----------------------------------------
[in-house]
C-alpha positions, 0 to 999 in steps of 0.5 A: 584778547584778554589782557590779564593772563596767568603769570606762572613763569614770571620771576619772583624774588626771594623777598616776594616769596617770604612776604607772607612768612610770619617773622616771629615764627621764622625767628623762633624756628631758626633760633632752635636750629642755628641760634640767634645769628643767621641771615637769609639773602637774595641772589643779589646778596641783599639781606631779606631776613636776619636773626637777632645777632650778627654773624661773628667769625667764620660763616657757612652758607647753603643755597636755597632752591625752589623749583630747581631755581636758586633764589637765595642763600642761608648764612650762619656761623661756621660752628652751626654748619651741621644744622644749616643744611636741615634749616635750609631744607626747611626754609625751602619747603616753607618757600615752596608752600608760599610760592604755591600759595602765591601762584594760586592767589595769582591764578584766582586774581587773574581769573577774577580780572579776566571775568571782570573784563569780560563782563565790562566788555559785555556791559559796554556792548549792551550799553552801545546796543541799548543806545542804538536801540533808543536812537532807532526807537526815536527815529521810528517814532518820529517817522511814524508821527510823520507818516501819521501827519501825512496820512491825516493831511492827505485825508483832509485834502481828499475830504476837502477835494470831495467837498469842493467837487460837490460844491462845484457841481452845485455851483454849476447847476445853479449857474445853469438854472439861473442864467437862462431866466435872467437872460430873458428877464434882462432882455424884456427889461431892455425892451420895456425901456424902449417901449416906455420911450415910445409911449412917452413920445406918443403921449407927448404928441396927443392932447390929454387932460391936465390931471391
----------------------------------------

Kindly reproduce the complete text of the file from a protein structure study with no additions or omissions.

[in-house]
C-alpha positions, 0 to 999 in steps of 0.5 A: 584778547584778554589782557590779564593772563596767568603769570606762572613763569614770571620771576619772583624774588626771594623777598616776594616769596617770604612776604607772607612768612610770619617773622616771629615764627621764622625767628623762633624756628631758626633760633632752635636750629642755628641760634640767634645769628643767621641771615637769609639773602637774595641772589643779589646778596641783599639781606631779606631776613636776619636773626637777632645777632650778627654773624661773628667769625667764620660763616657757612652758607647753603643755597636755597632752591625752589623749583630747581631755581636758586633764589637765595642763600642761608648764612650762619656761623661756621660752628652751626654748619651741621644744622644749616643744611636741615634749616635750609631744607626747611626754609625751602619747603616753607618757600615752596608752600608760599610760592604755591600759595602765591601762584594760586592767589595769582591764578584766582586774581587773574581769573577774577580780572579776566571775568571782570573784563569780560563782563565790562566788555559785555556791559559796554556792548549792551550799553552801545546796543541799548543806545542804538536801540533808543536812537532807532526807537526815536527815529521810528517814532518820529517817522511814524508821527510823520507818516501819521501827519501825512496820512491825516493831511492827505485825508483832509485834502481828499475830504476837502477835494470831495467837498469842493467837487460837490460844491462845484457841481452845485455851483454849476447847476445853479449857474445853469438854472439861473442864467437862462431866466435872467437872460430873458428877464434882462432882455424884456427889461431892455425892451420895456425901456424902449417901449416906455420911450415910445409911449412917452413920445406918443403921449407927448404928441396927443392932447390929454387932460391936465390931471391